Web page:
These accidentals are in the same place of the notes that they will change, in other words, they change all the notes in that specific line or space. Let’s say that you received a sheet music that has a key signature in B flat (the line that corresponds to B has a flat sign). This means that you have to decrease a semitone of all “B” notes that will appear ahead, like the example below:
Example of a Key Signature with an accidental
We highlighted in red the B notes in the Treble and Bass Clefs above to give you emphasis. Notice that in these lines there is a “b” indicating “flat” in the Key Signatures. When you play, you have to keep in mind the Key Signature command.
How to discover the tonality just looking at the Key Signature?
The Key Signatures also help to reveal the tonality of a song. For example, think about G major scale, this has just one accidental (F#), right? So, a sheet music that has F# in its Key Signature indicates that the song is in G major. Check other examples:
Observation: Notice that the tonalities can also be minor. In this case, instead of G major, for example, we could have E minor (its relative minor). We cannot conclude this immediately just looking at the Key Signature; it will depend on the context.
Tips to read a Key Signature in practice
What we showed you may seem useless if you don’t know the accidentals in all the scales by heart. Well, let’s show you some ‘ins and outs’ to make things easier: when we have a Key Signature with sharps, it doesn’t matter how many are they, you will discover the tonality just looking at the last sharp (observation: the order is from left to right). In the example below, this is the last sharp:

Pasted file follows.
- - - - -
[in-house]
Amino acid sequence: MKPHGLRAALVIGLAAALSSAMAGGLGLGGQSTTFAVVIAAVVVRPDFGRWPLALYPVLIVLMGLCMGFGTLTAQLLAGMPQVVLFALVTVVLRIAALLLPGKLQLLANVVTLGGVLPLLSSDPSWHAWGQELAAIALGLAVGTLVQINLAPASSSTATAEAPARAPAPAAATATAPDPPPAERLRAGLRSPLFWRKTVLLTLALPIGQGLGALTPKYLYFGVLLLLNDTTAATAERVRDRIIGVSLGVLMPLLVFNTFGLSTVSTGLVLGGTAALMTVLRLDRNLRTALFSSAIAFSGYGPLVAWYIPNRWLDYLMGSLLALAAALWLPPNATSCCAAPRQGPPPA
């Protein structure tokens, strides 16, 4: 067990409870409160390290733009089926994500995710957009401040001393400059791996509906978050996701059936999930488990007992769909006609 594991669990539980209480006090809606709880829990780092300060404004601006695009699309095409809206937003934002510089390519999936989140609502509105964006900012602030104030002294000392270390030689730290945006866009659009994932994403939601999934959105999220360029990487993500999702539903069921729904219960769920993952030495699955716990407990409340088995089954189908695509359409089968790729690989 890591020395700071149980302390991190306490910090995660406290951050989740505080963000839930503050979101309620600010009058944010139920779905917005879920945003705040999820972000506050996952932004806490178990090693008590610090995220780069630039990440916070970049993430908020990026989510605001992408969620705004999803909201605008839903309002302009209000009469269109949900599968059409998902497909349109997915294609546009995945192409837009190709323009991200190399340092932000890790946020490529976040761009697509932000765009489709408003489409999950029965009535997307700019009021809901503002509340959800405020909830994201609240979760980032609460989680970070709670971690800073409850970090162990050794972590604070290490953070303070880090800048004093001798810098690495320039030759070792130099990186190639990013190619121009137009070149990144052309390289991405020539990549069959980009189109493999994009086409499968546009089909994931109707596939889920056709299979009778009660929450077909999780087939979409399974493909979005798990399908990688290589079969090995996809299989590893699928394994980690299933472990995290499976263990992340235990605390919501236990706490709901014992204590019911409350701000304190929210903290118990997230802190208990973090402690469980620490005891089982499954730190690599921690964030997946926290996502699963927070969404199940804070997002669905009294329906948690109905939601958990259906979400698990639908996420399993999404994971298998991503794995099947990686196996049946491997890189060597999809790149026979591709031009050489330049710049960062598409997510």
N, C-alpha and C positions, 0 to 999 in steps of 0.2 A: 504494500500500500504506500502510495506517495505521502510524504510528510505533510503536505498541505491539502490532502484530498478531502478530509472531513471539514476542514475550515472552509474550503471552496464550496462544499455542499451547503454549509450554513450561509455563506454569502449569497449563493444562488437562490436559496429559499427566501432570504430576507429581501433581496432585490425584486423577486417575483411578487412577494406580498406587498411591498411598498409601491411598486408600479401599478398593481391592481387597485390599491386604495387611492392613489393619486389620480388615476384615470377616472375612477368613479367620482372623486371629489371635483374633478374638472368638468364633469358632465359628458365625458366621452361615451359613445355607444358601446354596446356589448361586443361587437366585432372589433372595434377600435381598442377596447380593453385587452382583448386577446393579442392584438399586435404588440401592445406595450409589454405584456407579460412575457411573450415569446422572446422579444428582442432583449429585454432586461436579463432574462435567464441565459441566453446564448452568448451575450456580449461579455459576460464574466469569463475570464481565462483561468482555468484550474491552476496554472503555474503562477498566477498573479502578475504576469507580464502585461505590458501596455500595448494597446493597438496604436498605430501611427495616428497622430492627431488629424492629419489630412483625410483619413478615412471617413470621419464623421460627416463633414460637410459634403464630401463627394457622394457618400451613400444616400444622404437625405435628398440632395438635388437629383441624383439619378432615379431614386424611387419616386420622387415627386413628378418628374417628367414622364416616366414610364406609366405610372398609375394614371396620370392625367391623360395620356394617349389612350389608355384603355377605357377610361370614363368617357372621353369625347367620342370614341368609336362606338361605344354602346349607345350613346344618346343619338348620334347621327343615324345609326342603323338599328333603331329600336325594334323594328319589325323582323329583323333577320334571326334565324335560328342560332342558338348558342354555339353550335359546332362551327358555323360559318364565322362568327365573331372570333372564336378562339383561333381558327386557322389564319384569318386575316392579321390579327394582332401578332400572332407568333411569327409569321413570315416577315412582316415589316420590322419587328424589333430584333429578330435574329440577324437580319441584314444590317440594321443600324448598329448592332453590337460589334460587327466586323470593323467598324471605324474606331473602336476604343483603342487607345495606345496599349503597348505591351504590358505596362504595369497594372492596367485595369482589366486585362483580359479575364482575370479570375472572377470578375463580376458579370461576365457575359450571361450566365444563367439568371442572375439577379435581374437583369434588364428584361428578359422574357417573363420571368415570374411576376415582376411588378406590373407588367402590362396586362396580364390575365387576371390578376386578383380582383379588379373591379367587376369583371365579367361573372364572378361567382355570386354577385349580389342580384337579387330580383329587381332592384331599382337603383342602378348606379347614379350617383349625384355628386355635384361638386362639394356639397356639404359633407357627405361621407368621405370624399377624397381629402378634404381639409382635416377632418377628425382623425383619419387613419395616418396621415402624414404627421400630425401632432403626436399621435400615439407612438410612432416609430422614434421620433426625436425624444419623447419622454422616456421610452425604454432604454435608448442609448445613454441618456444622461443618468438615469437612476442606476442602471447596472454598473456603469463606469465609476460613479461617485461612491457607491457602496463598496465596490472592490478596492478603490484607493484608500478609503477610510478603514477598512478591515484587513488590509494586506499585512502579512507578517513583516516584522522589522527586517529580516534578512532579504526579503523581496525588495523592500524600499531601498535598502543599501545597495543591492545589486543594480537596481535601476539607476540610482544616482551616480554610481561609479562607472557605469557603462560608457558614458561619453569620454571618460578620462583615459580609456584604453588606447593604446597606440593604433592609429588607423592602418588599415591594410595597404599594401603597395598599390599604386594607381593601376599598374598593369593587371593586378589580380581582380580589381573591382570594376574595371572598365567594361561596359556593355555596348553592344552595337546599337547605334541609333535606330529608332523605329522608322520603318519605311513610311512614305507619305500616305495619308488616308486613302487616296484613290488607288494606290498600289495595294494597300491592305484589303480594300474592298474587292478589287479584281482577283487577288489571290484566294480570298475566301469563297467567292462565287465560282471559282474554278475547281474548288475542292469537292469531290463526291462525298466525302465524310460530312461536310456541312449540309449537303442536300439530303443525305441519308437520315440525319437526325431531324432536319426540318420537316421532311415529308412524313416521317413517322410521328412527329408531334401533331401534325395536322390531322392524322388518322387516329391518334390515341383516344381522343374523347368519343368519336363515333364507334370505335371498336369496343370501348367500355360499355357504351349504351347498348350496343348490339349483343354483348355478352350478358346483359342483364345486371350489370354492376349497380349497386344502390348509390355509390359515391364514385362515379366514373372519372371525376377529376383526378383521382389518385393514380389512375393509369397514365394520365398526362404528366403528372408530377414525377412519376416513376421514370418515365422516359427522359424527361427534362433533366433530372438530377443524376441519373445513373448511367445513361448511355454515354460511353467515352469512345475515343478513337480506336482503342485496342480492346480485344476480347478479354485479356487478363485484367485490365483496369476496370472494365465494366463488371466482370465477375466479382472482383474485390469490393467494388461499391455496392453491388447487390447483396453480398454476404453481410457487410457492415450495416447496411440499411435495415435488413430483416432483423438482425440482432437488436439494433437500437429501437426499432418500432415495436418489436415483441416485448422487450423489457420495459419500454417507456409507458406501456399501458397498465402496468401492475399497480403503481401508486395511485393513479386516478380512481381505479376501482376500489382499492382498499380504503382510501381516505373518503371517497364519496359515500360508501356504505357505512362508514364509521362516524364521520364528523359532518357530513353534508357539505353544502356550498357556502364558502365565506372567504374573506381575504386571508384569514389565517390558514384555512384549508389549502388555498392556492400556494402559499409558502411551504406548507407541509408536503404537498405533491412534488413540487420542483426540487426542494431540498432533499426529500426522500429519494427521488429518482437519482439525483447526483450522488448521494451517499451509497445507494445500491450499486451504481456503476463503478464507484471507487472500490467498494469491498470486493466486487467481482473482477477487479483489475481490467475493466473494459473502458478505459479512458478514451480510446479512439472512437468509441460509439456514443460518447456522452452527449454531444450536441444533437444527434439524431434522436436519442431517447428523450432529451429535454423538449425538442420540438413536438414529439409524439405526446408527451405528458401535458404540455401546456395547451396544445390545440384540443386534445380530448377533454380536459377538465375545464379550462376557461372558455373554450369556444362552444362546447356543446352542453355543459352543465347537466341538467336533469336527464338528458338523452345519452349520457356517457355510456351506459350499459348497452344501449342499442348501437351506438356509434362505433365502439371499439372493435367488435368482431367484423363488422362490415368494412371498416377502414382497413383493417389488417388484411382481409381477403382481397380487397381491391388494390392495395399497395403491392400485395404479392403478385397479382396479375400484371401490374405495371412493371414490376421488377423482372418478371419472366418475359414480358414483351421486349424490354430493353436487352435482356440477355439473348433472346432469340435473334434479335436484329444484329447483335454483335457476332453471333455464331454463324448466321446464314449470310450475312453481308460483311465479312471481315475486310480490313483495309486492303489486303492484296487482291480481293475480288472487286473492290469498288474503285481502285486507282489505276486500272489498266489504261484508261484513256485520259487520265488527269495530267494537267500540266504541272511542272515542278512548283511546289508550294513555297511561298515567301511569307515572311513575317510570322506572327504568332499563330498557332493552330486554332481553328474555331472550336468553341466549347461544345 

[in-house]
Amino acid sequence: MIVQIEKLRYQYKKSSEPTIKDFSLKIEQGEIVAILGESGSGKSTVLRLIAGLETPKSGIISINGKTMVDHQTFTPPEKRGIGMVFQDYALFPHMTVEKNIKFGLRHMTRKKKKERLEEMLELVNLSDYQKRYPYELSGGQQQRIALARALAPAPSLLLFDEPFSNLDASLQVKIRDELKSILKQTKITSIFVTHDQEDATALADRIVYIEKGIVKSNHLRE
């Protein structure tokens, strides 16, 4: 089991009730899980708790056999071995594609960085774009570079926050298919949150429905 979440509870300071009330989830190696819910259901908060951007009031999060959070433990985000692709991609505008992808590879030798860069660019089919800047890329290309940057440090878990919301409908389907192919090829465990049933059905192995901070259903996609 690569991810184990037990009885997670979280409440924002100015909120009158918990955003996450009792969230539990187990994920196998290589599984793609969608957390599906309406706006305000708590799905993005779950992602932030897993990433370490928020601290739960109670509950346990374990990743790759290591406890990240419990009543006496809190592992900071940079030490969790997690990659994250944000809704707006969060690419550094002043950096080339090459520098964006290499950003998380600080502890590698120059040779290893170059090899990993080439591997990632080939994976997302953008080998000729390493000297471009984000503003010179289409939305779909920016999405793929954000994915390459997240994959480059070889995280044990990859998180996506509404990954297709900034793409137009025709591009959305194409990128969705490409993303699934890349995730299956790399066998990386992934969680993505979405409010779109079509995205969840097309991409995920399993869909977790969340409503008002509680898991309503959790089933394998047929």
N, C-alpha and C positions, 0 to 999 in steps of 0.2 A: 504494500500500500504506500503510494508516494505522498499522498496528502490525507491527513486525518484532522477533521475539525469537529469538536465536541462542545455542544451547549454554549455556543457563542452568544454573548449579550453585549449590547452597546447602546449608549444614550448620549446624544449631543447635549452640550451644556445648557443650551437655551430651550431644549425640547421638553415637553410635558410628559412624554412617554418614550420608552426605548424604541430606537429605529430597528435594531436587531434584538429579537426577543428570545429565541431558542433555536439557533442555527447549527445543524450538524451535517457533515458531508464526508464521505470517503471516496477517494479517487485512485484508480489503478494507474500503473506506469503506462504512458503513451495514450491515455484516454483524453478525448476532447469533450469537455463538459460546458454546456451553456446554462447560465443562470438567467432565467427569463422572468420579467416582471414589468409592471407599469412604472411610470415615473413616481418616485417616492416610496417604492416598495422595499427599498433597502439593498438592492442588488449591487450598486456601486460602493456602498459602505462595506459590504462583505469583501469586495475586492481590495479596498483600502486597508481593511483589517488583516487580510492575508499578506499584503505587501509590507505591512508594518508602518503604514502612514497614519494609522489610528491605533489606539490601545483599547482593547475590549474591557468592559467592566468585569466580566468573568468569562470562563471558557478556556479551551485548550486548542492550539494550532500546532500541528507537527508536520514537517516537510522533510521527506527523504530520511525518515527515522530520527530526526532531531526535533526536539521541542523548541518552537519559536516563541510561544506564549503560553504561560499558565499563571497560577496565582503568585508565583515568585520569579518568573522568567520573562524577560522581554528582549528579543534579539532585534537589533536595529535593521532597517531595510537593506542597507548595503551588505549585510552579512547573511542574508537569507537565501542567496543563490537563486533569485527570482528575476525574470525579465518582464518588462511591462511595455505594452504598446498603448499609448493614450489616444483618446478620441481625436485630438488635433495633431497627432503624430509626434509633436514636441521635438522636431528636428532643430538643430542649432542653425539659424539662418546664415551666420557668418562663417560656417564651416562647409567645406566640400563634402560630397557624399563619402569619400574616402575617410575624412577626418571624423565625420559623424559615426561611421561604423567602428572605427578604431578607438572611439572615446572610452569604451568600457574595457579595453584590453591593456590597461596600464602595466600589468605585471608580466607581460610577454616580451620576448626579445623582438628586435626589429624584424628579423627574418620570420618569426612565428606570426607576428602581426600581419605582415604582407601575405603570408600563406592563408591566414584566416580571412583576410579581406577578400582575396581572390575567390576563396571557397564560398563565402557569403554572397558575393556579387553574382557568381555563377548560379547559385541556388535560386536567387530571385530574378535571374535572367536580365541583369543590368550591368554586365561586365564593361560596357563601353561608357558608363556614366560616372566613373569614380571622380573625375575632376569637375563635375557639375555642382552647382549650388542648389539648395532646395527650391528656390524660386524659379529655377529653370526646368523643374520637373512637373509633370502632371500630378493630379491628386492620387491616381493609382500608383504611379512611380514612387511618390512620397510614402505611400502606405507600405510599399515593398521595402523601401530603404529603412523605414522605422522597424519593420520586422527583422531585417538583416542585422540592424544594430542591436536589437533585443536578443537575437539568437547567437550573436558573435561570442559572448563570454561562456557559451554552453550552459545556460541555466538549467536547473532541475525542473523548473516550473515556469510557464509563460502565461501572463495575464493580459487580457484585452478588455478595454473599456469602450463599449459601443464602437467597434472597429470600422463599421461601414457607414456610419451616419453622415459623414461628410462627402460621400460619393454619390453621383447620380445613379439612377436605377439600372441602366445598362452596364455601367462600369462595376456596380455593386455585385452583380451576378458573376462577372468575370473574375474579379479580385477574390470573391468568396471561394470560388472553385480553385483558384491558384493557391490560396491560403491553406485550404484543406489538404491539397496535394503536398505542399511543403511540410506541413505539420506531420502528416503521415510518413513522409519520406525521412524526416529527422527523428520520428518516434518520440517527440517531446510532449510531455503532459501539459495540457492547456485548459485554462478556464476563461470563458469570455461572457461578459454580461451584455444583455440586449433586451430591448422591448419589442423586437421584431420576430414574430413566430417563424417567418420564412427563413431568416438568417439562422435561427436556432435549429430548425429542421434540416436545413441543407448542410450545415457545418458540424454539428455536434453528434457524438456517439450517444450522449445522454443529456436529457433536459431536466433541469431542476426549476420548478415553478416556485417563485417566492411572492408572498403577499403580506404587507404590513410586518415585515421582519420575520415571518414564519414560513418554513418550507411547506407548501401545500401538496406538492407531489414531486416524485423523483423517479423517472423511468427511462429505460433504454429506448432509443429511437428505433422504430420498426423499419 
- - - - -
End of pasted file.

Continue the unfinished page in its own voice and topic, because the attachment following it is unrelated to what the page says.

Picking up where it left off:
The tonality of this song will be one degree above the last sharp. In the example above, the last sharp was in C, therefore, the tonality is D major.
Observation: one degree is the next line or space.
If you want to know the relative minor tonality, it’s just to take one degree below this last sharp. In the same previous example, one degree below of C is B, therefore, the tonality would be B minor.
Observation: If the note that you found has also an accidental in the Key Signature, you need to apply this accidental to the tonality, for example, in the Key Signature below, the last sharp is in E, what leads us to conclude that the tonality is F major. But F already has a sharp in the Key Signature, so the tonality is F sharp and not F!
Key Signature with Flat Accidentals
For Key Signatures with flat the rule is even easier. The penultimate flat will indicate the major tone (followed by the flat alteration) and two degrees of this tone you will find the minor tone:
Observation: There are just two exceptions to these rules that we gave you. The first is the Key Signature with just one flat (Bb), which will indicate the tonality of F major or D minor. And the second is the empty Key Signature, which will indicate the tonality of C major or A minor. You need to memorize these two exceptions!
If you observe well the Key Signatures that were shown here, you will see that all the accidentals are registered following the same logic: the sharps appear according to the sequence of circle of fifths, starting in F. And the flats appear following the circle of fourths, starting in B. In practice, knowing this is only relevant for those who will write sheet music. Try to memorize the details about Key Signature that will be important for you purpose as a musician, whether writing, reading or both.
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